Centre for Engineering Biology

Novel cellular symmetry-breaking mechanism is published in PNAS

How do you convert a normally motile cell, which is polarized head to tail, into a monster with either two heads or two tails?

A collaboration between the groups of Marin Barisic, Danish Cancer Society Research Center, and Centre member Andrew Goryachev reports in PNAS that for this you need to tweak enzymes regulating a microtubule post-translational modification known as de-tyrosination.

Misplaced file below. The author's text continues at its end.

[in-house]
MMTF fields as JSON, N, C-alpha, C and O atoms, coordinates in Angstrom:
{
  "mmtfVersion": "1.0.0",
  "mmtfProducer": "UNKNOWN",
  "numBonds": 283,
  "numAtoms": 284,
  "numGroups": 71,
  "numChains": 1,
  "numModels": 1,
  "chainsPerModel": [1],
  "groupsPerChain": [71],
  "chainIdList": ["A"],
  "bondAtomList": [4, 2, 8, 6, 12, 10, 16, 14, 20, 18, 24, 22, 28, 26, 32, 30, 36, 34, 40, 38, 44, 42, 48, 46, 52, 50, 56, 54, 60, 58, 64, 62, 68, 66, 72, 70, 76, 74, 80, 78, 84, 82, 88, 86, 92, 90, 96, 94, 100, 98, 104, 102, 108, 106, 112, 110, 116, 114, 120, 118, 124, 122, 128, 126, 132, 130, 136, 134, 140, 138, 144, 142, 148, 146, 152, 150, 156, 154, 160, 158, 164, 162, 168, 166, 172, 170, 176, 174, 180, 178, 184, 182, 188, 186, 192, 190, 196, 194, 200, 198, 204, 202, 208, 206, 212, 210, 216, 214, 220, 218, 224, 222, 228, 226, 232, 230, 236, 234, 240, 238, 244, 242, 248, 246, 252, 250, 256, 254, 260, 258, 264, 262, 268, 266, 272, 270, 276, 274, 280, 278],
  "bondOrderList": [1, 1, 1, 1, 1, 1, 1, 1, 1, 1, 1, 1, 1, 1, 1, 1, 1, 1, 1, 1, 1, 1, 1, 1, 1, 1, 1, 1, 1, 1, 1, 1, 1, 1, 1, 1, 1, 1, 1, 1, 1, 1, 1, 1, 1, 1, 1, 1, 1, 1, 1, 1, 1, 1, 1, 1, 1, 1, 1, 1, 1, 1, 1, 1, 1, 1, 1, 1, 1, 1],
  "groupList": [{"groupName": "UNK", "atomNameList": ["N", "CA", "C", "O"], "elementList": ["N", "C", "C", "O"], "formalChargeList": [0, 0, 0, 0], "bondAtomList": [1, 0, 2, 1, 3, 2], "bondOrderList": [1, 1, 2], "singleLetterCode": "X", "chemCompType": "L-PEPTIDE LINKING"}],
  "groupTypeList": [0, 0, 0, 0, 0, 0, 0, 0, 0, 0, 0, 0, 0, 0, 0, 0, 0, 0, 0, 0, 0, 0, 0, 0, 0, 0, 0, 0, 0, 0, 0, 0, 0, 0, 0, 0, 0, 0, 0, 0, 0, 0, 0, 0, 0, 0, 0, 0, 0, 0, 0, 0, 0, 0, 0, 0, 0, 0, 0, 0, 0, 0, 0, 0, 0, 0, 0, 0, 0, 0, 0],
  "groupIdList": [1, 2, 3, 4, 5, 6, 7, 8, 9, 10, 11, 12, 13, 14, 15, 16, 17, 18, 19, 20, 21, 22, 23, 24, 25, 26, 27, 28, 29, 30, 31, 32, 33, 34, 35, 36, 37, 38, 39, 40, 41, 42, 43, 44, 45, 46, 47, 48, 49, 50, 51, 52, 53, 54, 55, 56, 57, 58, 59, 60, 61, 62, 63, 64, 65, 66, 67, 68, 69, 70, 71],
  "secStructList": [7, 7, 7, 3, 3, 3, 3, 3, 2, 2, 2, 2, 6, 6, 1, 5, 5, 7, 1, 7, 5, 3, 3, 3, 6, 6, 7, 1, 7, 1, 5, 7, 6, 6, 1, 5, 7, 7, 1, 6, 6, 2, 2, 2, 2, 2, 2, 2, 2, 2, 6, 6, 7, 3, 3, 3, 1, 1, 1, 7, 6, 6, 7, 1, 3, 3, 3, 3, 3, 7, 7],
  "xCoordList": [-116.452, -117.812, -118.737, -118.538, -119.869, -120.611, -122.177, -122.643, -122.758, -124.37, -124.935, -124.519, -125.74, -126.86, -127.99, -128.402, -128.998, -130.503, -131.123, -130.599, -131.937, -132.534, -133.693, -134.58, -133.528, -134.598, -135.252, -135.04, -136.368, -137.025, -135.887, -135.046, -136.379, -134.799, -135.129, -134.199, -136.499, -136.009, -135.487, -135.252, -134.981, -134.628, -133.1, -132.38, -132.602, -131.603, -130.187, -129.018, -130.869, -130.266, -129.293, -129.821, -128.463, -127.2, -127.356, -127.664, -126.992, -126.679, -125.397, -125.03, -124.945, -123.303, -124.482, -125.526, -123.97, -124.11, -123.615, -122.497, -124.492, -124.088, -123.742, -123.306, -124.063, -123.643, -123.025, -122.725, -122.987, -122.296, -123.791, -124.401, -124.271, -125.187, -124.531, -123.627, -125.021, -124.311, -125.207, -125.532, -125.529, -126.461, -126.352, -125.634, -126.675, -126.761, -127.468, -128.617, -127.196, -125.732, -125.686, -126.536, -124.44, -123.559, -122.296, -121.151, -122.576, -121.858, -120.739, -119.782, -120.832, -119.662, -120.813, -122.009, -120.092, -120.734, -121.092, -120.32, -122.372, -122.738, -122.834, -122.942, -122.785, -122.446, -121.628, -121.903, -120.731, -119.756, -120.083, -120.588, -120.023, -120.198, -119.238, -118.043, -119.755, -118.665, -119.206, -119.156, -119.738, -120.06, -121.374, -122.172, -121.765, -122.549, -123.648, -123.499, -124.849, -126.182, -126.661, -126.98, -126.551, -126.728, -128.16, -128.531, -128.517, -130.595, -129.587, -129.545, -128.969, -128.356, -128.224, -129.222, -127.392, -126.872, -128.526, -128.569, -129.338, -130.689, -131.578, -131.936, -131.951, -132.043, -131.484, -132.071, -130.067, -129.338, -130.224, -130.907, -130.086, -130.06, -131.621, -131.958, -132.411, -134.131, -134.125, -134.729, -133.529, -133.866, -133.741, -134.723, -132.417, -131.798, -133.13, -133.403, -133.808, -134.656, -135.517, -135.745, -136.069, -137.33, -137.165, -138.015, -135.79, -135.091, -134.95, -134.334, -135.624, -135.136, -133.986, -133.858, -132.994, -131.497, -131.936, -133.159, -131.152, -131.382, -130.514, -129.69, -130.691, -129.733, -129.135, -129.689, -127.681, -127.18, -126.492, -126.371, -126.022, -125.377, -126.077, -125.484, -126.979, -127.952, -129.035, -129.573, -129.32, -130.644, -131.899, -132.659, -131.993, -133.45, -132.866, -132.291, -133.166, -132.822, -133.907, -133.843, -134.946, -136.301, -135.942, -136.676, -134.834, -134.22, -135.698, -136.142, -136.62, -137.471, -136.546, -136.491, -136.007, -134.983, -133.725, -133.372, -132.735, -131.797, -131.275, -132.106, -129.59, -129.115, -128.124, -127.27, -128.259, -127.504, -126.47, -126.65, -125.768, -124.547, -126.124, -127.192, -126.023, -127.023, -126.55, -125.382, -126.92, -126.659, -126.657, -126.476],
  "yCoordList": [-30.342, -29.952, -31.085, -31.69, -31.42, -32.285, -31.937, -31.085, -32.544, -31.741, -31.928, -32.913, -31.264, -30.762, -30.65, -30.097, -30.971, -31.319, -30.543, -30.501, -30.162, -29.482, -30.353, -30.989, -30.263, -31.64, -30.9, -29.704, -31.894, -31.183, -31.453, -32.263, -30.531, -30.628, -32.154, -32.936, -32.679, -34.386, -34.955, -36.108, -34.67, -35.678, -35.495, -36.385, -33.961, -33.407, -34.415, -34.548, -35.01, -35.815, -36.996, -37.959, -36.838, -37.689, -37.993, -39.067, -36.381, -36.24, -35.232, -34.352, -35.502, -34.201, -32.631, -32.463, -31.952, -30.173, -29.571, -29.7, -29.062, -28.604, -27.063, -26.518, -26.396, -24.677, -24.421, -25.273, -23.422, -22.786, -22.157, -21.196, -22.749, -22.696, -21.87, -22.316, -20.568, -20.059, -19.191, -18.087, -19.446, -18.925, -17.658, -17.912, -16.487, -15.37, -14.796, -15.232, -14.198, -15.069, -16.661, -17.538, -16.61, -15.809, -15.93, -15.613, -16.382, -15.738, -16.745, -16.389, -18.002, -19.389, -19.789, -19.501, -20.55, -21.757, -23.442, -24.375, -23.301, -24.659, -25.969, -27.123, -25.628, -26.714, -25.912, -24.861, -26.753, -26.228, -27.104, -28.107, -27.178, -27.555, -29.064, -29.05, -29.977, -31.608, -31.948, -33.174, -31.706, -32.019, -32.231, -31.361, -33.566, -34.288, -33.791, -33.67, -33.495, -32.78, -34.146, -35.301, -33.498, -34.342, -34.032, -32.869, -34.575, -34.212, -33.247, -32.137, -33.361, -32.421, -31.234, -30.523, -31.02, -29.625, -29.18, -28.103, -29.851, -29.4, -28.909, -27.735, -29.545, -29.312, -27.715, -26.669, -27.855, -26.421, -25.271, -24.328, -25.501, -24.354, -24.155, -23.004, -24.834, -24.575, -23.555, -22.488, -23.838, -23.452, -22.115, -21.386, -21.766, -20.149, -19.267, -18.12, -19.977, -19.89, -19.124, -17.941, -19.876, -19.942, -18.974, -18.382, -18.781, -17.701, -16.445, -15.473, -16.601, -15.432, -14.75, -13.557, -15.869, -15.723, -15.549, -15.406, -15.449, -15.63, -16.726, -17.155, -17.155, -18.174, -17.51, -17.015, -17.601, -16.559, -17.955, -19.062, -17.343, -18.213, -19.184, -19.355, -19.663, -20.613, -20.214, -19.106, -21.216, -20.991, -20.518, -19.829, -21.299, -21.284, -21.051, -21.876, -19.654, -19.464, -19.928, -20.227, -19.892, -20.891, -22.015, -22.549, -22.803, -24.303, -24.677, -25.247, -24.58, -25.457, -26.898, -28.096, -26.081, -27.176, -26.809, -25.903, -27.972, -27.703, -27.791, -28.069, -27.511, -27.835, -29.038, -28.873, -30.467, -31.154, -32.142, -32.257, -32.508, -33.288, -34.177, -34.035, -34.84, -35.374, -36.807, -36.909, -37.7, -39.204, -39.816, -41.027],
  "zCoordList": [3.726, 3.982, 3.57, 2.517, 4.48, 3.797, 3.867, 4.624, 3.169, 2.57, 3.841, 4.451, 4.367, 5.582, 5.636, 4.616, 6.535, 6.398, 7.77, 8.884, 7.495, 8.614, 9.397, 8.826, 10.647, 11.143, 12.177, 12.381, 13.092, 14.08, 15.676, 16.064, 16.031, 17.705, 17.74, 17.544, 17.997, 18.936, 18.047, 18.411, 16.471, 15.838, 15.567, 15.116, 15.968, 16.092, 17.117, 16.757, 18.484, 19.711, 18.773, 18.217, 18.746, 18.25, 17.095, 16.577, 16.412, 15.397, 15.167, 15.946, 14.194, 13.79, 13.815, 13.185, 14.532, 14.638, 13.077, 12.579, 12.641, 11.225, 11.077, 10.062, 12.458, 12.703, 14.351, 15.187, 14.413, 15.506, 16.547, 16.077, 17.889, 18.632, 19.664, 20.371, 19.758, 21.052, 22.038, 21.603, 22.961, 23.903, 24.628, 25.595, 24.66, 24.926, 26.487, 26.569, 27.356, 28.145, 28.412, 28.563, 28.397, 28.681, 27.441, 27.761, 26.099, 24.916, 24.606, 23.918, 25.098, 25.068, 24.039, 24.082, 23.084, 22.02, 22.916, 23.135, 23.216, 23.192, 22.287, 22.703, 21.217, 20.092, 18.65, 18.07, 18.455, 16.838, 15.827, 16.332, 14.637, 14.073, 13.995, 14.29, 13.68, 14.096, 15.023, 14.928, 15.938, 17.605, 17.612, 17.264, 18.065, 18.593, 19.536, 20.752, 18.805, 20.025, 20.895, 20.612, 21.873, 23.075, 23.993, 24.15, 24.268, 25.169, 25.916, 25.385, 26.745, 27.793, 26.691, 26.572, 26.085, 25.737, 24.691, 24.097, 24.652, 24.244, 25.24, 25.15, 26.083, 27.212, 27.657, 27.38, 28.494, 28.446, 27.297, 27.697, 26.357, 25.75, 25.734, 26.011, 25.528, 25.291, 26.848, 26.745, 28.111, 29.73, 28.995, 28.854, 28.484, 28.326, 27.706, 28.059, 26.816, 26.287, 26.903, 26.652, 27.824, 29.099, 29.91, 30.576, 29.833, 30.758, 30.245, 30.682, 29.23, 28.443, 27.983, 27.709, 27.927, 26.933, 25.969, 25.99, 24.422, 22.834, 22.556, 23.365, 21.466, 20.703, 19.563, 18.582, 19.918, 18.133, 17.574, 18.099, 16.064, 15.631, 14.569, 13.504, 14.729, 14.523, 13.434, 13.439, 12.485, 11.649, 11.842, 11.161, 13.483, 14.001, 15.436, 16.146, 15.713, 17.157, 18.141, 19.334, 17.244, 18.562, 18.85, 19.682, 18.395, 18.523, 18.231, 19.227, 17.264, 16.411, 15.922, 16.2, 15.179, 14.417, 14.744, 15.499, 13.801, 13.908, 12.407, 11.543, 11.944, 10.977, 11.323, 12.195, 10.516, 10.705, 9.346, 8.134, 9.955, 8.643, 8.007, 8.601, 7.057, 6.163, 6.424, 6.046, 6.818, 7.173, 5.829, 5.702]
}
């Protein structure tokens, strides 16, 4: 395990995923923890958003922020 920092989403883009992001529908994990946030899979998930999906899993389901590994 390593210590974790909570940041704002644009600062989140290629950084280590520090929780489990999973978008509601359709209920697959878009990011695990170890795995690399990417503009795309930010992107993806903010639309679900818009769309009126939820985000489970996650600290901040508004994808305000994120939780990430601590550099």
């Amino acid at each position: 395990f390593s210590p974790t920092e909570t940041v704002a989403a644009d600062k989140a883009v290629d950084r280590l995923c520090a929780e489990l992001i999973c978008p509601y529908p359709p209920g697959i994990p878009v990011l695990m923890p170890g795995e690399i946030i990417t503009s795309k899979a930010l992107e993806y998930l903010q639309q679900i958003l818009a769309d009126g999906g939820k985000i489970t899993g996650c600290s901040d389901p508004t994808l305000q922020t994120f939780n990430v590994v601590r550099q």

Andrew Goryachev
Andrew Goryachev, Professor of Computational Cell Biology.

A serendipitous discovery in the lab of Prof. Barisic led to the unveiling of a novel mechanism of symmetry breaking in cells. Integration of predictive biophysical modelling and cell biology experiment shed light on the role of microtubule cytoskeleton in cellular polarization.


Microtubule detyrosination drives symmetry breaking to polarize cells for directed cell migration

Related Links

Andrew Goryachev Group

Marin Barisic Group